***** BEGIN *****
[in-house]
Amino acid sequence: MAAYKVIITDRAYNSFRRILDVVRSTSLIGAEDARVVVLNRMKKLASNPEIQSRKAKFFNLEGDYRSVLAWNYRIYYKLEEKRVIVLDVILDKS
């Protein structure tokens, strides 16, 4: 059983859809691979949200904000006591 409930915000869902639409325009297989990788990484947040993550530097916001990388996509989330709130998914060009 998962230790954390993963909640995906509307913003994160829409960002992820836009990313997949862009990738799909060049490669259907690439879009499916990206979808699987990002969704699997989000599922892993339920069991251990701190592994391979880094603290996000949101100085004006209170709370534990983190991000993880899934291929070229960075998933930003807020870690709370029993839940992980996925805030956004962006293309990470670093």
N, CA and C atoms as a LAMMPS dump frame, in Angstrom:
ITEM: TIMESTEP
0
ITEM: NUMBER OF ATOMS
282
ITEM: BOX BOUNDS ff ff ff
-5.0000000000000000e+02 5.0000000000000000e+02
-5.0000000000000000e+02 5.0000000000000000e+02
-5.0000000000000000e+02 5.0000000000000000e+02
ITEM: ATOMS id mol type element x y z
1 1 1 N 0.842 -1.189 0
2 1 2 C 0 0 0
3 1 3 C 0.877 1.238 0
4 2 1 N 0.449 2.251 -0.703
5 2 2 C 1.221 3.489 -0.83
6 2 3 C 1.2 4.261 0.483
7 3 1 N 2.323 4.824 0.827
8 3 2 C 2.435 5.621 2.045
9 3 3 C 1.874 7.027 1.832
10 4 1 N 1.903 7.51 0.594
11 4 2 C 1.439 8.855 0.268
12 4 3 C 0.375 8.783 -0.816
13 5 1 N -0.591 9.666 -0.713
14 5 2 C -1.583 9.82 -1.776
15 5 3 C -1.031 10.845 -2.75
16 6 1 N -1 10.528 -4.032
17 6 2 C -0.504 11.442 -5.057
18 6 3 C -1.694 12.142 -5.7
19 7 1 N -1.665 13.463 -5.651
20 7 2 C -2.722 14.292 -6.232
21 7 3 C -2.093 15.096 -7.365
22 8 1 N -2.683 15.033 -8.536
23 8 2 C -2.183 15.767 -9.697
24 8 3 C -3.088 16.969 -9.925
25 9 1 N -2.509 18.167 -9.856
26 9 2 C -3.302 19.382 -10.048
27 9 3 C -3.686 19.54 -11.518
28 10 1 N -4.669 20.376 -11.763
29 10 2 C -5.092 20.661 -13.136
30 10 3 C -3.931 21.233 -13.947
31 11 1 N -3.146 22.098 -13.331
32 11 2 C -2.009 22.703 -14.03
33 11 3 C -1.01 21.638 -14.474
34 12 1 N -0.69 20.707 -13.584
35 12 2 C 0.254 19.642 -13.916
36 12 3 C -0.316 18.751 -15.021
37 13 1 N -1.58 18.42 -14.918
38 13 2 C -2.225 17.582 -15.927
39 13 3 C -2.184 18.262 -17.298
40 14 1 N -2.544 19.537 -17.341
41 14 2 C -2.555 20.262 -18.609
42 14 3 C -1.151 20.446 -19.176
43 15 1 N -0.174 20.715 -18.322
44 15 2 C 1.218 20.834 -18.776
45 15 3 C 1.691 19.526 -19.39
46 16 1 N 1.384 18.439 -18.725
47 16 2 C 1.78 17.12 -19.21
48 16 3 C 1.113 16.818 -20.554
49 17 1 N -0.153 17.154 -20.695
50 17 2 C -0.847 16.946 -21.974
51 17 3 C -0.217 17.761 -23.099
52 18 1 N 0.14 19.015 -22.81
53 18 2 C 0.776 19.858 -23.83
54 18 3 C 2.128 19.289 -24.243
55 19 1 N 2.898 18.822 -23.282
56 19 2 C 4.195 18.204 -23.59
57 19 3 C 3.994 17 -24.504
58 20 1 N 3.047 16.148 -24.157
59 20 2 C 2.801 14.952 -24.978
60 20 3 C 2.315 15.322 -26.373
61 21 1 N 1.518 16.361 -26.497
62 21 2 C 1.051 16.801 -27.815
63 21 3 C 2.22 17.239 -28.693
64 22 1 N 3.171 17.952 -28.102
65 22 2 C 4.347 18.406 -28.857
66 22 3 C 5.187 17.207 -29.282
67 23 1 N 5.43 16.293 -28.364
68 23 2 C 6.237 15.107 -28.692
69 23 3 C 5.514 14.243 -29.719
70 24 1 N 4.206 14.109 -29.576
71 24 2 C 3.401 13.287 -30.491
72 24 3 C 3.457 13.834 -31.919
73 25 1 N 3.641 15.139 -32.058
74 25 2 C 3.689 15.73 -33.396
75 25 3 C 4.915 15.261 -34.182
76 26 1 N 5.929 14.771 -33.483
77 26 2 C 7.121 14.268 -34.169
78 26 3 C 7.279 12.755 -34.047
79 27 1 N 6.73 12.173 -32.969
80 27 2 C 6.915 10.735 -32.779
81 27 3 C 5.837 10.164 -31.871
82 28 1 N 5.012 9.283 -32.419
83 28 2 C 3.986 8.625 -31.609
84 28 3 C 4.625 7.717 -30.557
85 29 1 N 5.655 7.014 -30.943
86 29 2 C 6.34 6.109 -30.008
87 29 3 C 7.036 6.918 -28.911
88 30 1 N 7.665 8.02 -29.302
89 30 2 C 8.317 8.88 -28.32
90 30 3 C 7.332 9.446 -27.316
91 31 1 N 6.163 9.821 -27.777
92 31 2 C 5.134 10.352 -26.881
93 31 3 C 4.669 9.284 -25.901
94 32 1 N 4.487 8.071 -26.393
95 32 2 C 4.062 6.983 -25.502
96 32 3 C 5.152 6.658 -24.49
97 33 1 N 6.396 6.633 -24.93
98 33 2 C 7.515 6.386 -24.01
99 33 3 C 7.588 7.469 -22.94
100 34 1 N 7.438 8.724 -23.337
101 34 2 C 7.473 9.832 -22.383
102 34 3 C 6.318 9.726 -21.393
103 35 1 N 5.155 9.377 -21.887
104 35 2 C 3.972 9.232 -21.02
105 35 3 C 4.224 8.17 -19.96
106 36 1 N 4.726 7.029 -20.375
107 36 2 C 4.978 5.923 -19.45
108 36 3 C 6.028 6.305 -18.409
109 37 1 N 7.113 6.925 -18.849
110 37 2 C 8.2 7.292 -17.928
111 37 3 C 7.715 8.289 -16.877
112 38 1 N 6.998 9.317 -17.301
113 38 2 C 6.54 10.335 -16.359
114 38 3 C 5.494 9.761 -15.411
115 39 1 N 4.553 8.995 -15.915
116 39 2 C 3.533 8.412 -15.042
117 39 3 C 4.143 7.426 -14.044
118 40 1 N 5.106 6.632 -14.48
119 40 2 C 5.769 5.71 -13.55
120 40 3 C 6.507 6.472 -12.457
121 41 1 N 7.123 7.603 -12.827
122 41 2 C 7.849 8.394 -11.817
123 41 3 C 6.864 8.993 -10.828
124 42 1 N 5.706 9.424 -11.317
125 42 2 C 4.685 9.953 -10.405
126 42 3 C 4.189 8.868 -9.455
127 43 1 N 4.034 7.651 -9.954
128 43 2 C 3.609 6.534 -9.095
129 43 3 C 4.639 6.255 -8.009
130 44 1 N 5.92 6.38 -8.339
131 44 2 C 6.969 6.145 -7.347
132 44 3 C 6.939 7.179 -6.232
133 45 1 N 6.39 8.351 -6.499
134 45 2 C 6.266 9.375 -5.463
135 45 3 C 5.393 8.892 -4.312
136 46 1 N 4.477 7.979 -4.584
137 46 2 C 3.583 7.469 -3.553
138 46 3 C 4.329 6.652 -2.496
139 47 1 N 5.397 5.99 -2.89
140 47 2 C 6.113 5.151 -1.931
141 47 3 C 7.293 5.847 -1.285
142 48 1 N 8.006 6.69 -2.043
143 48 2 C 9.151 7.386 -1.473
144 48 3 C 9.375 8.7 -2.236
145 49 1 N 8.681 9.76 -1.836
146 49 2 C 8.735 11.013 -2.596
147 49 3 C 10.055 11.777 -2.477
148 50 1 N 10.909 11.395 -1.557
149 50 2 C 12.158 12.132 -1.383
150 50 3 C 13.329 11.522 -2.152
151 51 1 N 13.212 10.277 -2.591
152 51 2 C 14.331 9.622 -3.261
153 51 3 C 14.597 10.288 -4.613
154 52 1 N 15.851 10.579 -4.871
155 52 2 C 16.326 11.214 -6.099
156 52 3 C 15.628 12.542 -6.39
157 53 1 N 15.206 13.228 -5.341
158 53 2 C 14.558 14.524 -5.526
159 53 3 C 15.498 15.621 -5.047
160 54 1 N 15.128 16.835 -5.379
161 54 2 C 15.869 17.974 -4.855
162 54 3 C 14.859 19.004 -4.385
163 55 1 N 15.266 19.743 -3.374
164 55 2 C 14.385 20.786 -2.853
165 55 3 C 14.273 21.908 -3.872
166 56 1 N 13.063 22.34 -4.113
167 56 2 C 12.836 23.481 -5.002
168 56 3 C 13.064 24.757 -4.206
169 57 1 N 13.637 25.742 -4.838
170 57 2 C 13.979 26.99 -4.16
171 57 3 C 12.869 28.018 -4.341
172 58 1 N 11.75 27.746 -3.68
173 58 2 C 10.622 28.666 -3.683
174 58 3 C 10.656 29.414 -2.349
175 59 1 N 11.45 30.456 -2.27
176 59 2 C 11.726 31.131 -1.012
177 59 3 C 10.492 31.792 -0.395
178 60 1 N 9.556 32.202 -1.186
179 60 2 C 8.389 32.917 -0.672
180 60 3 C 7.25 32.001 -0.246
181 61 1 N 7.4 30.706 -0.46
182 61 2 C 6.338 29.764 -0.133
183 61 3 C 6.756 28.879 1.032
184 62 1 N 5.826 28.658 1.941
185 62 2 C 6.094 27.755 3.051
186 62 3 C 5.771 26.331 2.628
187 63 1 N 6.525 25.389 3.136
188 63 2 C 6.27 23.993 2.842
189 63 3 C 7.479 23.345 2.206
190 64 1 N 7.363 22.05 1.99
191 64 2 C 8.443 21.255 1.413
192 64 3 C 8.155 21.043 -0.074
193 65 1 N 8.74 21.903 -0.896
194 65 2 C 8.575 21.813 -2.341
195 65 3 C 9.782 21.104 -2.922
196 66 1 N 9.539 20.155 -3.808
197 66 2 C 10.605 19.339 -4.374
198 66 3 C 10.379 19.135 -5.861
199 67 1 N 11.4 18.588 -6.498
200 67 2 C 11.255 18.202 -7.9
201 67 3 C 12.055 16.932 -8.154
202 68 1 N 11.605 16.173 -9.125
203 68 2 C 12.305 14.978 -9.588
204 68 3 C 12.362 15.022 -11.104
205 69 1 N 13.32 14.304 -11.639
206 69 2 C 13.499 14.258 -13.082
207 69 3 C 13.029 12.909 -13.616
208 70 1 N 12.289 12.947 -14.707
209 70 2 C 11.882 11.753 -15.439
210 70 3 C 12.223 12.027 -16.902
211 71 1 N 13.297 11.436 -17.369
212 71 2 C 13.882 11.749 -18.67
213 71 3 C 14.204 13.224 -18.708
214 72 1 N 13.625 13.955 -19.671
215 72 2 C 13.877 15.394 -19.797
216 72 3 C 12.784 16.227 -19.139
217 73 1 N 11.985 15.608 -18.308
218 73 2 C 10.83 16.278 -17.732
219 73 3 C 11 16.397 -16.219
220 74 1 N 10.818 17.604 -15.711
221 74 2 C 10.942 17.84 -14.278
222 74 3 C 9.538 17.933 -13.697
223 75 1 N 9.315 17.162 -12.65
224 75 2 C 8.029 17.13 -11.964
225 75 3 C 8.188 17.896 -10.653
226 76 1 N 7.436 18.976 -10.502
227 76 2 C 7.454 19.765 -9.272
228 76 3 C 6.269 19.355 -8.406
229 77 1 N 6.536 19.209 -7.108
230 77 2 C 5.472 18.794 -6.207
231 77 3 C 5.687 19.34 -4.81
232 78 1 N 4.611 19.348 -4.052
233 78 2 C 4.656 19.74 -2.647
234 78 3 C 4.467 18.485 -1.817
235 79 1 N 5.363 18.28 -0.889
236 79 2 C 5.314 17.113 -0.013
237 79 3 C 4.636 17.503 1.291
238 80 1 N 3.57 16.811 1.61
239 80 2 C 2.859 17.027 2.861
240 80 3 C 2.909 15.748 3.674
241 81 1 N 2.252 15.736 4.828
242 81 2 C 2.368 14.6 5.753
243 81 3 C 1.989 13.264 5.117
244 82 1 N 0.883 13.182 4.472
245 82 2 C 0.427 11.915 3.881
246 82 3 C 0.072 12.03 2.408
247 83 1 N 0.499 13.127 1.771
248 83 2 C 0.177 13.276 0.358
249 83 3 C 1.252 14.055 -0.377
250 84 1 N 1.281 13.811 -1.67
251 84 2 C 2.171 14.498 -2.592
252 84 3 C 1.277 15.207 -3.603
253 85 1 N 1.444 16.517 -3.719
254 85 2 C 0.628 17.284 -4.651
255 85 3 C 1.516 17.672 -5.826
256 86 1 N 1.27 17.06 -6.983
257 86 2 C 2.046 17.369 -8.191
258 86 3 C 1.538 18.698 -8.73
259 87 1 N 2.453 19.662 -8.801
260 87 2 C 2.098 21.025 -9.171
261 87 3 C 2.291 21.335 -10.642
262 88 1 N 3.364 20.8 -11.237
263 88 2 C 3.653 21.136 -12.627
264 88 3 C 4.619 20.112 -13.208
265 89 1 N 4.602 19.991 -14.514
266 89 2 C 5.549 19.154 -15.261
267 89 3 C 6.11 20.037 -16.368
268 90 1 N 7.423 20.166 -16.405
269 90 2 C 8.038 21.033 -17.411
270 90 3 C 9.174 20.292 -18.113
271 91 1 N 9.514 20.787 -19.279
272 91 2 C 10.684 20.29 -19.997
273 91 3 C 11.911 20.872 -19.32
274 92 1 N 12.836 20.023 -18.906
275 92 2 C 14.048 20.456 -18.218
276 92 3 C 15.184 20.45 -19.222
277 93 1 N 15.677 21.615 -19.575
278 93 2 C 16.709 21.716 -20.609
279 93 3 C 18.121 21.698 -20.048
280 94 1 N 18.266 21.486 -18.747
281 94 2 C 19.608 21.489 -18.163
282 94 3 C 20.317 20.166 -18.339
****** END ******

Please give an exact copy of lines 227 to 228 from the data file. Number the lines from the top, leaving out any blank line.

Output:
214 72 1 N 13.625 13.955 -19.671
215 72 2 C 13.877 15.394 -19.797